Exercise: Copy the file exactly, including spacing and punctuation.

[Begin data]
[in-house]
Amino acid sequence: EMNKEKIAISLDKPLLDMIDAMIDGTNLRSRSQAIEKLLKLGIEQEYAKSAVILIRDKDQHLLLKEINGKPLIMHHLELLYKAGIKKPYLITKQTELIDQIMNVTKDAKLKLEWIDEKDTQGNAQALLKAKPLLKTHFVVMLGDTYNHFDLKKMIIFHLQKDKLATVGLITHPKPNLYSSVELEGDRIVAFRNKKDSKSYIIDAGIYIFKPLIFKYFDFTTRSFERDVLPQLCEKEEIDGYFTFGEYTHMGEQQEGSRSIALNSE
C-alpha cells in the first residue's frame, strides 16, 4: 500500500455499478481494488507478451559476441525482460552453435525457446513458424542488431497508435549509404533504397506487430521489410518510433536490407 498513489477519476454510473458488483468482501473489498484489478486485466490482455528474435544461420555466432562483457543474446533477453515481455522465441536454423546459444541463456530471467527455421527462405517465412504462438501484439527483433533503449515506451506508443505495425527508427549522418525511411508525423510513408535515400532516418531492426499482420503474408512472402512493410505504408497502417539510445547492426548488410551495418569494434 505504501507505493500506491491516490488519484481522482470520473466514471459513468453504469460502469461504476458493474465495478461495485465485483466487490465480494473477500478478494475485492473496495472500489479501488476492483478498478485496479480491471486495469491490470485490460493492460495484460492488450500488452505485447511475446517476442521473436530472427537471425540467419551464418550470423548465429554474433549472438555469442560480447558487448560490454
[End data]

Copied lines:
[in-house]
Amino acid sequence: EMNKEKIAISLDKPLLDMIDAMIDGTNLRSRSQAIEKLLKLGIEQEYAKSAVILIRDKDQHLLLKEINGKPLIMHHLELLYKAGIKKPYLITKQTELIDQIMNVTKDAKLKLEWIDEKDTQGNAQALLKAKPLLKTHFVVMLGDTYNHFDLKKMIIFHLQKDKLATVGLITHPKPNLYSSVELEGDRIVAFRNKKDSKSYIIDAGIYIFKPLIFKYFDFTTRSFERDVLPQLCEKEEIDGYFTFGEYTHMGEQQEGSRSIALNSE
C-alpha cells in the first residue's frame, strides 16, 4: 500500500455499478481494488507478451559476441525482460552453435525457446513458424542488431497508435549509404533504397506487430521489410518510433536490407 498513489477519476454510473458488483468482501473489498484489478486485466490482455528474435544461420555466432562483457543474446533477453515481455522465441536454423546459444541463456530471467527455421527462405517465412504462438501484439527483433533503449515506451506508443505495425527508427549522418525511411508525423510513408535515400532516418531492426499482420503474408512472402512493410505504408497502417539510445547492426548488410551495418569494434 505504501507505493500506491491516490488519484481522482470520473466514471459513468453504469460502469461504476458493474465495478461495485465485483466487490465480494473477500478478494475485492473496495472500489479501488476492483478498478485496479480491471486495469491490470485490460493492460495484460492488450500488452505485447511475446517476442521473436530472427537471425540467419551464418550470423548465429554474433549472438555469442560480447558487448560490454